Definitions

Intensive procedures for this study included: intubation and mechanical ventilation, tracheostomy, hemodialysis, gastrostomy tube insertion, and cardiopulmonary resuscitation.

Focus groups

A total of five focus groups each composed of 6–10 non-ESRD participants (n = 47), were conducted in Spanish in private rooms at community sites, lasting approximately one hour in duration, and digitally audio recorded. The focus group facilitators (KG and JU) were trained and experienced with semi-structured interview techniques and used an interview guide containing questions and prompts. The interview guide was developed based on a review of the literature, group discussions and individual input from local experts, and formal pre-testing with community members.

During focus group discussions, facilitators described intensive procedures during EOL care (intubation and mechanical ventilation, tracheostomy, dialysis, gastrostomy tube insertion for enteral nutrition, central venous catheter for parenteral nutrition, and cardiopulmonary resuscitation). Simple images of these procedures were shown for clarity. Participants were asked to share their opinions and perceptions of intensive procedures, and to identify what they thought were the most critical factors surrounding advanced care planning (Table 1).
Table 1

Sample guiding questions used to facilitate groups and interview participants. Latinos without ESRD (n=47) and on dialysis (n=26)

• What have you done to prepare for end of life/death?

• Would you want these procedures done to you (images shown):

 ◦ intubation and mechanical ventilation

 ◦ tracheostomy

 ◦ hemodialysisa

 ◦ gastrostomy tube insertion for enteral nutrition

 ◦ central venous catheter for parenteral nutrition

 ◦ cardiopulmonary resuscitation

• When is it acceptable to do these procedures?

• When would it be wrong to do these procedures to someone?

• How did you decide what treatment you or a loved one should have?

• Who should decide what treatment you or a loved one should have?

a Hemodialysis question only pertains to non-hemodialysis focus groups

Semi-structured interviews

One-on-one semi-structured interviews were conducted with 26 ESRD participants in Spanish or English, as preferred by the participant (conducted by KG and OE). Of these semi-structured interviews, 18 participants were on HD and eight were on PD. All interviews were conducted in-person using the same guiding questions used during the focus groups (Table 1). The interviews were audio recorded, professionally transcribed, reviewed for accuracy (KG, OE) and de-identified. Recruitment ended when the full range of experiences had been exhausted and information gathered reached saturation of themes [20].

Surveys

Prior to conducting focus groups or semi-structured interviews, all participants completed a short survey covering questions on demographics, medical care, medical conditions, and completion of advance directives.

Analysis

Descriptive statistics were used to calculate frequencies for demographic variables. Standard qualitative content-analysis methods were used for focus group discussions and semi-structured interviews. An open coding method was initially employed by the reviewers. Transcripts were reviewed by three independent coders (KG, JU, OE) to identify broad themes and concepts within these themes. Any discrepancies in coding of the transcripts were adjudicated by an investigator on the team (ET). Based on independent analysis, a comprehensive code book listing all codes generated was developed and used by the team in the final round of review.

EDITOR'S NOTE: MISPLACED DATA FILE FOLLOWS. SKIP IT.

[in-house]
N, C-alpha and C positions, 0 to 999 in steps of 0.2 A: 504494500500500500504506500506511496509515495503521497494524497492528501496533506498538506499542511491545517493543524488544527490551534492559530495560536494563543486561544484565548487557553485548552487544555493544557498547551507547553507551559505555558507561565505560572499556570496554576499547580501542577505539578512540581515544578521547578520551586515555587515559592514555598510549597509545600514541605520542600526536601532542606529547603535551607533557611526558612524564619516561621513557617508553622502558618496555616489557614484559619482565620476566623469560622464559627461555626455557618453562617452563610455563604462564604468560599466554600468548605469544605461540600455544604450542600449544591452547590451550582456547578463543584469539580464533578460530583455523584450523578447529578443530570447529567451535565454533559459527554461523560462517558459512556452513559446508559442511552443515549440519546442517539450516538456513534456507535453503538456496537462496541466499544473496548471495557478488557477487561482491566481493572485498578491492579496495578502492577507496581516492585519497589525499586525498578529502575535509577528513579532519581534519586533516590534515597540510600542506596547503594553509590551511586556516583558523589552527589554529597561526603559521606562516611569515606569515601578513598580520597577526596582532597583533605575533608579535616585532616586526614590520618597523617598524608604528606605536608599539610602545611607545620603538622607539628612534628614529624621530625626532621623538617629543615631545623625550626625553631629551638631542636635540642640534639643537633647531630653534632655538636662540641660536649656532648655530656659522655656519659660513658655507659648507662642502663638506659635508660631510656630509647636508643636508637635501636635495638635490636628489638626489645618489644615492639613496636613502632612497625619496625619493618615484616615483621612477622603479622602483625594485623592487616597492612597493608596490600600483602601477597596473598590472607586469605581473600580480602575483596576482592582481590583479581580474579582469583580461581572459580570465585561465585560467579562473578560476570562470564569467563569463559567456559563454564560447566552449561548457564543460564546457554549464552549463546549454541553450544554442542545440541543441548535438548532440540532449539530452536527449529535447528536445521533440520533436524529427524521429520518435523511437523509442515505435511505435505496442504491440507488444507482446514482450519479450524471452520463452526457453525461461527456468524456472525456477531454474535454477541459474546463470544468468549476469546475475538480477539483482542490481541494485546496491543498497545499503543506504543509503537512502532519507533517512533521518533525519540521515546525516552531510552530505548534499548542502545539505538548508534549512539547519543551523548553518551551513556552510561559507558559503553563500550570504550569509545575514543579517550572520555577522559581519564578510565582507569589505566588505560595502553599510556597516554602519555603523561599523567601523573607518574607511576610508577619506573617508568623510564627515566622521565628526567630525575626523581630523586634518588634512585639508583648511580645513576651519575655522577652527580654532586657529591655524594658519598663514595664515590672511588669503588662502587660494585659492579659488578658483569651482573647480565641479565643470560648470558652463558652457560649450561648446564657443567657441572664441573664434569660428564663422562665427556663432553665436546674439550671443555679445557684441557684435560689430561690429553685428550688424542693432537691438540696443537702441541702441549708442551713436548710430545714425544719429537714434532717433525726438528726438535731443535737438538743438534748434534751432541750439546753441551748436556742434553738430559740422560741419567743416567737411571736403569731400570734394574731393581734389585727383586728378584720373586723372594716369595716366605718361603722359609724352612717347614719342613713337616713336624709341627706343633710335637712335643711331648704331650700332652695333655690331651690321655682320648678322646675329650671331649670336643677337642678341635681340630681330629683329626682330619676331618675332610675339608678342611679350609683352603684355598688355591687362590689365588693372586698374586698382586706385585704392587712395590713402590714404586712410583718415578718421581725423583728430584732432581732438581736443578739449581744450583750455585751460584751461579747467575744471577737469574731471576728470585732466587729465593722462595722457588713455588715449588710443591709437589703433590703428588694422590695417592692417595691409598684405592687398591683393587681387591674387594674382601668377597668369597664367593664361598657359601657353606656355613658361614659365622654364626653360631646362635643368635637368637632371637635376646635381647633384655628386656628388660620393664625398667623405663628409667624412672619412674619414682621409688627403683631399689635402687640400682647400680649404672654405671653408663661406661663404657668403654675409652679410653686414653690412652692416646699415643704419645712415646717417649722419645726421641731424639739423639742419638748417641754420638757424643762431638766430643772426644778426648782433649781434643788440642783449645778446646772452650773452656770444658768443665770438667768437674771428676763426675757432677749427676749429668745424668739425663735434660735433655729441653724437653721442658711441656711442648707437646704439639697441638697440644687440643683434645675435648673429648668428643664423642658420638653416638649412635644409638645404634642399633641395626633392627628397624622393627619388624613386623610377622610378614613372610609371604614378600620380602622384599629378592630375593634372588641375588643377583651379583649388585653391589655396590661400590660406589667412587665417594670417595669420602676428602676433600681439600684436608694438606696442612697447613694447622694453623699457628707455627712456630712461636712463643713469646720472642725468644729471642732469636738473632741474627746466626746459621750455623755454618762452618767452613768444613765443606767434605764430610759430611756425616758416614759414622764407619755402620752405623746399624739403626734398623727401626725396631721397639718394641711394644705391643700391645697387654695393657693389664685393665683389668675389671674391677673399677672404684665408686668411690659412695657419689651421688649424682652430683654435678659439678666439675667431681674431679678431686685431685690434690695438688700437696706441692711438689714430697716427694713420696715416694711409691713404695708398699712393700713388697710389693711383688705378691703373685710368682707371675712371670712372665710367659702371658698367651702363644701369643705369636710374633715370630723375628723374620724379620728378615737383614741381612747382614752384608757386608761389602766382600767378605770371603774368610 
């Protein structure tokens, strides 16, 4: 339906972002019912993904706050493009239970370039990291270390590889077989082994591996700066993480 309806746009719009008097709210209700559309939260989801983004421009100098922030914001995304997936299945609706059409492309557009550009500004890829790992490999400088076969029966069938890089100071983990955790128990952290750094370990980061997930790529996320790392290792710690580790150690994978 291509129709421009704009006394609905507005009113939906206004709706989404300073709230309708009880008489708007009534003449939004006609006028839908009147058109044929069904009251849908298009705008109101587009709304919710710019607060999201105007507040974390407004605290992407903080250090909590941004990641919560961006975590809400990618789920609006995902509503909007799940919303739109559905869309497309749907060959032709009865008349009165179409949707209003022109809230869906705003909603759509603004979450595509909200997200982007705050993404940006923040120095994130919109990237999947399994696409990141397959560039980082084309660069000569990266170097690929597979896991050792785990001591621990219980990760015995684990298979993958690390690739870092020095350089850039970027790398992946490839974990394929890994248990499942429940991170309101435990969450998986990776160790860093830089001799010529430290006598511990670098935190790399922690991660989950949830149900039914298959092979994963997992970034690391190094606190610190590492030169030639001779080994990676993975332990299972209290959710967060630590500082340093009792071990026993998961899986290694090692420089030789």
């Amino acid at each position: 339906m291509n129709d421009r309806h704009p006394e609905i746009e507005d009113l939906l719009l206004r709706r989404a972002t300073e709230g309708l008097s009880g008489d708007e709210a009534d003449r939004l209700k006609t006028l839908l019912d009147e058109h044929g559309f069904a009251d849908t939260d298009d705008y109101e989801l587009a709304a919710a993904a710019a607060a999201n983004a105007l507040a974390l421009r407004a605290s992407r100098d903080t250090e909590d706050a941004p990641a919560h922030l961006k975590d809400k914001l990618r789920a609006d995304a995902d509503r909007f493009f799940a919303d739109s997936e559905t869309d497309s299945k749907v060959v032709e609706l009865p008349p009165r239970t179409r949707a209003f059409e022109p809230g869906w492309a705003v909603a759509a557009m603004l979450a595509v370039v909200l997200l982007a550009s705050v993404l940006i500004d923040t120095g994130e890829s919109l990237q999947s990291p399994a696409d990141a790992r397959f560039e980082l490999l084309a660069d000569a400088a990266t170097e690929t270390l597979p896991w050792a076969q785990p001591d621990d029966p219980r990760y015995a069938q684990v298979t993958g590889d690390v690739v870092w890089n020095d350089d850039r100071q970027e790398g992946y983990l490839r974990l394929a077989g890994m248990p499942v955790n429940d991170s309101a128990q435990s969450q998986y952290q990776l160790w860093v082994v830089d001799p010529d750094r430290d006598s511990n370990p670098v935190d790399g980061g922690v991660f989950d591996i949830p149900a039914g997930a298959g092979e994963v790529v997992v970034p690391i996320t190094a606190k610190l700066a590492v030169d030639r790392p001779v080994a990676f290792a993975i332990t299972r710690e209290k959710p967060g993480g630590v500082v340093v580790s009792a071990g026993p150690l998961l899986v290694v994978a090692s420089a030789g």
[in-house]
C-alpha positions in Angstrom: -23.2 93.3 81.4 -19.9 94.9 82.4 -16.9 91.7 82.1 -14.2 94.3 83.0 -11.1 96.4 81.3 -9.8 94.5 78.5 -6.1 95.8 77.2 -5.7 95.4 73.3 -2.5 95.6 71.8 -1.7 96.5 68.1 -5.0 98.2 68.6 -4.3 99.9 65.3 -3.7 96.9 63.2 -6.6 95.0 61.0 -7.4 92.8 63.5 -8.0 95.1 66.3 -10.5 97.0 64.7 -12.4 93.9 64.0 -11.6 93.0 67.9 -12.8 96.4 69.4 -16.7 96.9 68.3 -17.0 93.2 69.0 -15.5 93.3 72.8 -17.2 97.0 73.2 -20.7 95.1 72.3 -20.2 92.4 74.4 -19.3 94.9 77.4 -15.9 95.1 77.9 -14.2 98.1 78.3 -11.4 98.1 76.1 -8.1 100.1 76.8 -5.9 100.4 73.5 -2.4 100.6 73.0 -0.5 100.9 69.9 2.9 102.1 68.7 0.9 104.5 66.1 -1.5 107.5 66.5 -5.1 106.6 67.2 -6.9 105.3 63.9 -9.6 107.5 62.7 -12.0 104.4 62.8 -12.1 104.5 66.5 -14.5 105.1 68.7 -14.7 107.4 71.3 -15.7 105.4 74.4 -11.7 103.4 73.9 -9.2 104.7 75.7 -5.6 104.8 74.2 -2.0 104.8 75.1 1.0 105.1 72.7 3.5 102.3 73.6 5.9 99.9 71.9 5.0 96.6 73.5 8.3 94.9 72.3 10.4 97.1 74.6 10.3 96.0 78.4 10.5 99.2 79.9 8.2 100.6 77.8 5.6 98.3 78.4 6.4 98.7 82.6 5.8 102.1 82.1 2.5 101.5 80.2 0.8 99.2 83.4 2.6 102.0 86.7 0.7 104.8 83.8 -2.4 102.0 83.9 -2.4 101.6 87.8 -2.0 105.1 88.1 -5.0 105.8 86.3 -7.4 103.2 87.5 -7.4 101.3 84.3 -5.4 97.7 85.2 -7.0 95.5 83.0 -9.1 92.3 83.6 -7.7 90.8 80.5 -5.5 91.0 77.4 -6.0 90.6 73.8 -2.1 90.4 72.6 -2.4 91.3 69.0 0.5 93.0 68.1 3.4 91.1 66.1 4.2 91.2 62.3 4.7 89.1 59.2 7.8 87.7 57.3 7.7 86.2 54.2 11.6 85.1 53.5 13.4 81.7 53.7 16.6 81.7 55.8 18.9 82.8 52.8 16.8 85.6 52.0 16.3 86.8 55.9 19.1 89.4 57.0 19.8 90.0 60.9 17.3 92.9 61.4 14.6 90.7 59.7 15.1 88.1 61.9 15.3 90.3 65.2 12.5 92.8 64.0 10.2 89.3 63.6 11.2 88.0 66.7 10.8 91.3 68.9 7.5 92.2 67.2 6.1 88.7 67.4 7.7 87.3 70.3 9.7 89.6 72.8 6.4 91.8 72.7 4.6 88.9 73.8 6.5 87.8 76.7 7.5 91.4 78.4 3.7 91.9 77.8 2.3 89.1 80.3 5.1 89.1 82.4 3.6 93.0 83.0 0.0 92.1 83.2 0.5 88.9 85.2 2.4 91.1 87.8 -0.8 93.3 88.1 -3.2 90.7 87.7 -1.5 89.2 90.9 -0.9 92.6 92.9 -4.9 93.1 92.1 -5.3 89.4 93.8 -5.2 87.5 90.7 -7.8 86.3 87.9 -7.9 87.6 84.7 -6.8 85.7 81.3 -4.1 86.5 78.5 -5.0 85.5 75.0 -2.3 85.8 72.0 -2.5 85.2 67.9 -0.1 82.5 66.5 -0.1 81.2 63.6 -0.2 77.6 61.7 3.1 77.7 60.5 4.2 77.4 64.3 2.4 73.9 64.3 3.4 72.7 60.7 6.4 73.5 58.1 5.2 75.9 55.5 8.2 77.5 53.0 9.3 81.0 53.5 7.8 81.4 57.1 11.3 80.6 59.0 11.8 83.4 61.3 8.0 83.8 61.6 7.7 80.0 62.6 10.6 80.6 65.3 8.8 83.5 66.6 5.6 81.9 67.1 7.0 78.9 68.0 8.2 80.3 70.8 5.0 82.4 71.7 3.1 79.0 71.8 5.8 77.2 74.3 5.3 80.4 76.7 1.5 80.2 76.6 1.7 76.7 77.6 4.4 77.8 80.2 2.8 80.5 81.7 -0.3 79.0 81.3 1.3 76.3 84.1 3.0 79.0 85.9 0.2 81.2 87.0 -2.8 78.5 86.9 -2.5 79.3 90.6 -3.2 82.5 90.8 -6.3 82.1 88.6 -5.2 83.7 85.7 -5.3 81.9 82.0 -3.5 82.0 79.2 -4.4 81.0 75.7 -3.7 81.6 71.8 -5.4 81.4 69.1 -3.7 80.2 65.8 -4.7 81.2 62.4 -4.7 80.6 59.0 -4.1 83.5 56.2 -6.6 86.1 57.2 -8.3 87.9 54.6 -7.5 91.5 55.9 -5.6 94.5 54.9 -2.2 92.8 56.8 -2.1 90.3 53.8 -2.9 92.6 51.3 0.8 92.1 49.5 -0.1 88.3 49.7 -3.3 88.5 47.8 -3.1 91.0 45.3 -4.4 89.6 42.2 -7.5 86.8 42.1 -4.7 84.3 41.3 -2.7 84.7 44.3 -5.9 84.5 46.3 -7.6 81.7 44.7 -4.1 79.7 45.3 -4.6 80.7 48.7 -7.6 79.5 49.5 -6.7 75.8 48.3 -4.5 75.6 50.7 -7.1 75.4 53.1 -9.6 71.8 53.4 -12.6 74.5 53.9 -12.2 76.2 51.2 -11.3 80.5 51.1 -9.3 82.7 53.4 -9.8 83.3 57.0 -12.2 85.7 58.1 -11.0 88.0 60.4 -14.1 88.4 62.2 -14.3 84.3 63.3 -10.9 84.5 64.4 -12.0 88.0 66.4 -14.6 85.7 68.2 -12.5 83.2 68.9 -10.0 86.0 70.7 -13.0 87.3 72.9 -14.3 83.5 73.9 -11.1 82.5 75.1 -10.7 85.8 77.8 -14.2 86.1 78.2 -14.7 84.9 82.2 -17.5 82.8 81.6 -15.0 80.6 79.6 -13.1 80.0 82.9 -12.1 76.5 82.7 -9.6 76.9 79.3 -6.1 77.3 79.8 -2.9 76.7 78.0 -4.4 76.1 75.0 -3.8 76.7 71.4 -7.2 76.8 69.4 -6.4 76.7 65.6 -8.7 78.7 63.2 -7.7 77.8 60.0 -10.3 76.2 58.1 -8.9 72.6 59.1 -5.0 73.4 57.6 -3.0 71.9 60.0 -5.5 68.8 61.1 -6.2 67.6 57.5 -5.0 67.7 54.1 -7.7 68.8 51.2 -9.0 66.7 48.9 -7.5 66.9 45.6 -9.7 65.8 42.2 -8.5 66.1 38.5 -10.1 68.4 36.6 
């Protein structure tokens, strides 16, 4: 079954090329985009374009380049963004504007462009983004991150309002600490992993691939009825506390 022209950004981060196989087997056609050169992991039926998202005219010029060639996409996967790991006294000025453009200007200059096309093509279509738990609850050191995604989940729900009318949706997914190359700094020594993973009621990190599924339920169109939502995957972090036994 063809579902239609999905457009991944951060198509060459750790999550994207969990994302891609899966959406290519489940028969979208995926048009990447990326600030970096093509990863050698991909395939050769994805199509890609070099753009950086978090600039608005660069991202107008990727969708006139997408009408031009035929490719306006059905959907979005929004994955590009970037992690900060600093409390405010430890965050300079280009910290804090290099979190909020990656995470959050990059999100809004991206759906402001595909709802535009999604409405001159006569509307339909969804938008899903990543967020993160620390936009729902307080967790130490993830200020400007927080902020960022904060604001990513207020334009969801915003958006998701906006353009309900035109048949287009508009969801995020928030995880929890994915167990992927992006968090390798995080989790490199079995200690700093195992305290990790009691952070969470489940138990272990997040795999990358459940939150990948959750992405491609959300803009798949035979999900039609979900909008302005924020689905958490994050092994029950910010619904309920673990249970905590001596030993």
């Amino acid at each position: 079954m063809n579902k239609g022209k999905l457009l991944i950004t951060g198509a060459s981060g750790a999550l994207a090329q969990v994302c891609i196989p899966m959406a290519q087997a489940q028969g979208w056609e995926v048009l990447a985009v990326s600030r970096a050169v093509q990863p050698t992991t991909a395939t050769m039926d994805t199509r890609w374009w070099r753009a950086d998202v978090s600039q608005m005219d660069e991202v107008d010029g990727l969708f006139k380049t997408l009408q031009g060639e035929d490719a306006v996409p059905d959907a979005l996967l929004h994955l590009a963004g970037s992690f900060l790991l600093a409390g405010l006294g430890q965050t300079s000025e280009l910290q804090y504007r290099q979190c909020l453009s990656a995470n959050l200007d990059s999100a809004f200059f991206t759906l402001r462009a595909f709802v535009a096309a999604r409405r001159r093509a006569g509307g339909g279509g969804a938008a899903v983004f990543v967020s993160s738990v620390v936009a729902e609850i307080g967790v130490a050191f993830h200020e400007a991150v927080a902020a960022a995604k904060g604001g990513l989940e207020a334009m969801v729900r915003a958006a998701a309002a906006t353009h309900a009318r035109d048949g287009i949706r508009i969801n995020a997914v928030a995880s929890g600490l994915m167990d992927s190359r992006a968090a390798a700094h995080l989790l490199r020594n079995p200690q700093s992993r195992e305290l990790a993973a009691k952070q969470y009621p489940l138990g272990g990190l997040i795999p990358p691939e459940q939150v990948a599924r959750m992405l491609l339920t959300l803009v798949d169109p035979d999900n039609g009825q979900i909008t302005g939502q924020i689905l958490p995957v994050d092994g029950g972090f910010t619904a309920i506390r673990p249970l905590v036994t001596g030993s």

Results

Quantitative analysis

Participants were on average 70 years old with a wider standard deviation for the ESRD participants compared to non-ESRD participants. A larger percentage of participants in our non-ESRD group were female, compared to the ESRD participants. Most participants identified Mexico as their country of origin. Nearly 60% of all participants had completed less than eighth grade level of primary education. A higher percentage of ESRD participants (61.5%) self-rated their health as fair or poor, as compared to the non-ESRD participants (46.8%). ESRD participants were observed to have a higher number of co-morbidities, and a higher proportion reporting a functional limitation (Table 2).
Table 2

Participant survey characteristics collected in 2016 among Latino non-ESRD and Dialysis patients from Los Angeles County

Characteristic

Non-ESRD

n = 47 (100%)

Dialysisa

n = 26 (100%)

Age, mean (SD)

70.5 (8.1)

70.5 (9.2)

Female, n (%)

32 (68.1)

12 (46.2)

Country of origin, n (%)

 United States (US)

7 (14.9)

3 (11.6)

 Mexico

37 (78.7)

18 (69.2)

 Central America

3 (6.4)

5 (19.2)

Years lived in the US if born elsewhere, n (%)

  ≥ 30 years

31 (66)

15 (57.7)

Prefer communicating in Spanish, n (%)

47 (100)

24 (92.3)

Married, n (%)

19 (40.4)

15 (57.7)

Education level completed, n (%)

 Less than primary grade school (≤8th)

28 (59.6)

15 (57.7)

 Secondary grade school (9th – 12th)

14 (29.8)

9 (34.6)

 College or higher

5 (10.6)

2 (7.7)

Annual Income, n (%)

  < $15,000

21 (44.7)

16 (61.5)

  ≥ $15,000

18 (38.3)

7 (27)

 No answer or do not know

8 (17.0)

3 (11.5)

Health Insurance, n (%)

 Medicare-Medicaid

19 (40.4)

10 (38.5)

 Medicare

8 (17)

5 (19.2)

 Medicaid

8 (17)

7 (26.9)

 Kaiser or other HMO

4 (8.5)

2 (7.7)

 Uninsured

5 (10.7)

0 (0)

 No answer or do not know

3 (6.4)

2 (7.7)

Self-rated health, n (%)

 Excellent/Very Good/Good

25 (53.2)

10 (38.5)

 Fair/Poor

22 (46.8)

16 (61.5)

Co-morbidities categorical, n (%)

  ≤ 2

9 (19.1)

0 (0)

  ≥ 3

38 (80.9)

26 (100)

One or more ED visits in past year,b n (%)

18 (38.3)

18 (69.2)

Have one or more functional limitations,c n (%)

18 (38.3)

18 (69.2)

US United States, HMO health maintenance organization, ED emergency department

aESRD on dialysis group includes patients on hemodialysis or peritoneal dialysis

bSelf-reported ED visits

c Self-reported functional limitation